The Prince George’s County Council voted unanimously Tuesday to bar all county agencies from engaging in immigration enforcement — a change that council members say is necessary to reduce fear among a growing immigrant population.

The bill, sponsored by 10 of the council’s 11 members, was opposed by the Prince George’s County Police Department, which says it’s unnecessary because of an existing policy barring officers from working with U.S. Immigration and Customs Enforcement unless individuals face criminal warrants.

The council proposed the bill following the revelation that several county residents were nevertheless placed in deportation proceedings after contact with police — actions that Police Chief Hank Stawinski said were mistakes.

Stawinski joined County Executive Angela D. Alsobrooks (D) this summer in issuing the current administrative policy, more clearly barring cooperation with ICE, after those erroneous arrests were brought to the attention of the executive branch.

But members of the all-Democratic council say the policy needed to be codified into law and extended to apply throughout the county government.

“There is an incredible amount of fear,” said council member Deni Taveras (D-District 2), who sponsored the legislation. “These people pay taxes . . . we need to be doing better at all levels of government in terms of protecting them.”

Immigrants, advocates and local officials packed the hearing room Tuesday to support the bill, saying it is necessary to ensure that immigrants feel comfortable interacting with police, including reporting crimes and serving as witnesses. Alsobrooks spokesman John Erzen said he anticipates she will sign the bill.

The bill was part of a package supported by Casa de Maryland, the state’s largest immigrant advocacy group, that also included bills to require residents to be alerted when they are placed in a gang database and to require police to wear body cameras. Those bills did not advance.

Several municipalities in Prince George’s, including Hyattsville, Greenbelt and Forest Heights, have passed their own cooperation bans at the urging of immigrant advocates, who are seeking to strengthen local protections for undocumented residents as the Trump administration tries to increase enforcement.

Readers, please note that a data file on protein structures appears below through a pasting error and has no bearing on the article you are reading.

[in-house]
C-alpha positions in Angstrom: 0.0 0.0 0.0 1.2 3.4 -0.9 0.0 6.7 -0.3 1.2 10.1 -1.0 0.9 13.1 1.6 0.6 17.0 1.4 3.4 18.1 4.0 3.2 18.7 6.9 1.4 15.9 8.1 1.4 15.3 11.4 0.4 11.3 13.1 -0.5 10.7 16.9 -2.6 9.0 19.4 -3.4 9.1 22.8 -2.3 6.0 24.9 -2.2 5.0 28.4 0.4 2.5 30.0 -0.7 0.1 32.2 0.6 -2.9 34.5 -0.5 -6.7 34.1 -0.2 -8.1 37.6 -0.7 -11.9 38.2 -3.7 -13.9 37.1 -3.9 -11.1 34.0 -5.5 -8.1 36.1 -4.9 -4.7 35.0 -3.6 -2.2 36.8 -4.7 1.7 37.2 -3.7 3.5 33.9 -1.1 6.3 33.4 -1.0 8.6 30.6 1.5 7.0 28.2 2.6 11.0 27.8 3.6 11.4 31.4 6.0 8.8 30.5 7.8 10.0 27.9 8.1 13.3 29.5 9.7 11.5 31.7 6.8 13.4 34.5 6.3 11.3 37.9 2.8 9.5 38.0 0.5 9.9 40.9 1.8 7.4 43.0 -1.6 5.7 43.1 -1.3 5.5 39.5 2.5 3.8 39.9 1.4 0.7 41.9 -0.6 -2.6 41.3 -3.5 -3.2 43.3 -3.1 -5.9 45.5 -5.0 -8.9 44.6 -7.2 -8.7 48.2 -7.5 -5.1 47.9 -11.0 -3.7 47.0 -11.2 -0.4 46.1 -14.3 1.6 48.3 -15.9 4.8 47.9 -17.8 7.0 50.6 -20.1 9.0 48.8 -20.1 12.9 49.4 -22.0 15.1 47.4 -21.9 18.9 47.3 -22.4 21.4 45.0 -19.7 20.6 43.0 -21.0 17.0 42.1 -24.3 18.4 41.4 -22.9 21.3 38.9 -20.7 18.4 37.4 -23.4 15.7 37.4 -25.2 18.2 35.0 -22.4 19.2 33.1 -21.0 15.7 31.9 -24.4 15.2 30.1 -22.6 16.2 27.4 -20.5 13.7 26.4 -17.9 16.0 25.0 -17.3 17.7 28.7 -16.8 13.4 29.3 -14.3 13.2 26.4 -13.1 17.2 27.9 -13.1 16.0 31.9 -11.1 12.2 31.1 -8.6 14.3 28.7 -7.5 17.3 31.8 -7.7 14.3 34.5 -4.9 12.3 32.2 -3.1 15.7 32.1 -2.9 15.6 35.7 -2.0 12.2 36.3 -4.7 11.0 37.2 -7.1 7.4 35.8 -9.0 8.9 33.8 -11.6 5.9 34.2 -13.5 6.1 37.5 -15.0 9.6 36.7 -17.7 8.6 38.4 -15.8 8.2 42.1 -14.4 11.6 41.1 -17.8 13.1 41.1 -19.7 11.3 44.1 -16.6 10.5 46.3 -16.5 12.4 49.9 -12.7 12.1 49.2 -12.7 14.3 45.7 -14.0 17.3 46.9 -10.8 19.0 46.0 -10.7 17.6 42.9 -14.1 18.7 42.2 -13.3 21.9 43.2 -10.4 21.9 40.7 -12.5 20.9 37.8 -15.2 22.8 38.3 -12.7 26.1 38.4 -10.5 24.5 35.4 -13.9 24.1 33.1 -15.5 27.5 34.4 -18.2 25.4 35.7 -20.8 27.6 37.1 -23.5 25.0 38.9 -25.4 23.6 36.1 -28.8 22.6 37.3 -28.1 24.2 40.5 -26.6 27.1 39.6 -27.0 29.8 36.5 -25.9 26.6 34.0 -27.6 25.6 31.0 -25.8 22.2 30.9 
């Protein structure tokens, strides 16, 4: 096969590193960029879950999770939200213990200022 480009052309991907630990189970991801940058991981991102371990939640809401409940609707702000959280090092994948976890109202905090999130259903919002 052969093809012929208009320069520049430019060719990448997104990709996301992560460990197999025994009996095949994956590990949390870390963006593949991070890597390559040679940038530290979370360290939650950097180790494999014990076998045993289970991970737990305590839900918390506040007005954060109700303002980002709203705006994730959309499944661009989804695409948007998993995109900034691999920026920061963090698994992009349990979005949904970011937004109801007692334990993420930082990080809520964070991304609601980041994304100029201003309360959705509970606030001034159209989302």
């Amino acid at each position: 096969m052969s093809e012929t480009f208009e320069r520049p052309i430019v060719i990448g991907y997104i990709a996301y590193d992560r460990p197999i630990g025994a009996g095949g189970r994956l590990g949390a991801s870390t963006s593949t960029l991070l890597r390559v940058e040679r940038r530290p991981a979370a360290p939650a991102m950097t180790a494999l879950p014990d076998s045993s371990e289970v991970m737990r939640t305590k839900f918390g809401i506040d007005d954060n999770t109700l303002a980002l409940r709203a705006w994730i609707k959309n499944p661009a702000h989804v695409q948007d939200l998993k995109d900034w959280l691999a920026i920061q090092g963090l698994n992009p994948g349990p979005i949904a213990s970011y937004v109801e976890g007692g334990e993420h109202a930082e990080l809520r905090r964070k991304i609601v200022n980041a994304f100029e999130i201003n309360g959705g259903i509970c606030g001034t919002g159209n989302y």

Neighboring Montgomery County and the District have explicit general orders barring all agencies from cooperation with federal immigration efforts but have not codified those orders through legislation.

Advocates at Casa said they are prepared to push statewide legislation barring cooperation, which would essentially define Maryland as a sanctuary state. A sanctuary bill failed in Annapolis in 2017, but advocates say they are more hopeful about their chances in 2020, given new leadership in both the House of Delegates and state Senate.

Also Tuesday, the last scheduled voting session of the fall term, the council approved — over objections from residents — a controversial zoning measure that will allow single-family homes and town homes to be built on land where a small airport currently operates. The site is just outside Bowie, whose newly elected mayor, Timothy Adams (D), was among those who testified that already-congested roads in the area will not be able to handle increased residential density.

Council member Derrick Leon Davis (D-District 6), who sponsored the bill, said there had been sufficient public input over the course of 10 months. He said the vote was the “beginning of the beginning” in terms of determining the details of developing the site, with additional discussion by the planning board.

The measure was opposed by the county’s planning board, which has generally refused to support “text amendments” that it considers to be site-specific. The council approved the bill 7-4. The “no” votes included council member Thomas E. Dernoga (D-District 1), who said the bill was “a clear case of spot zoning” and inconsistent with good planning principles.

The use of text amendments also attracted scrutiny this year when it was used to pave the way for an Amazon warehouse in a residential part of Upper Marlboro. That project was later shelved amid strong community opposition. (Amazon founder Jeff Bezos owns The Washington Post.)

The council unanimously approved an overhaul of the county’s animal-control ordinance, after rejecting an amendment last month that would have removed the county’s ban on pit bulls. The bill allows the county to apply criminal penalties to owners of dogs that attack people, regardless of breed, and makes it illegal to keep dogs chained outside.

More than a dozen residents testified about the bill. Some who supported the legislation had personal experiences with pit bull attacks. Opponents, including volunteers from the county animal shelter, said the ban is ineffective and inhumane and urged the council to reconsider the issue in 2020.

The council also confirmed Major F. Riddick Jr. as Alsobrooks’s chief administrative officer — one of the two top positions in her cabinet. Riddick, a lobbyist and longtime aide to former governor Parris Glendening (D), has been serving in that role on an interim basis since Alsobrooks took office in December.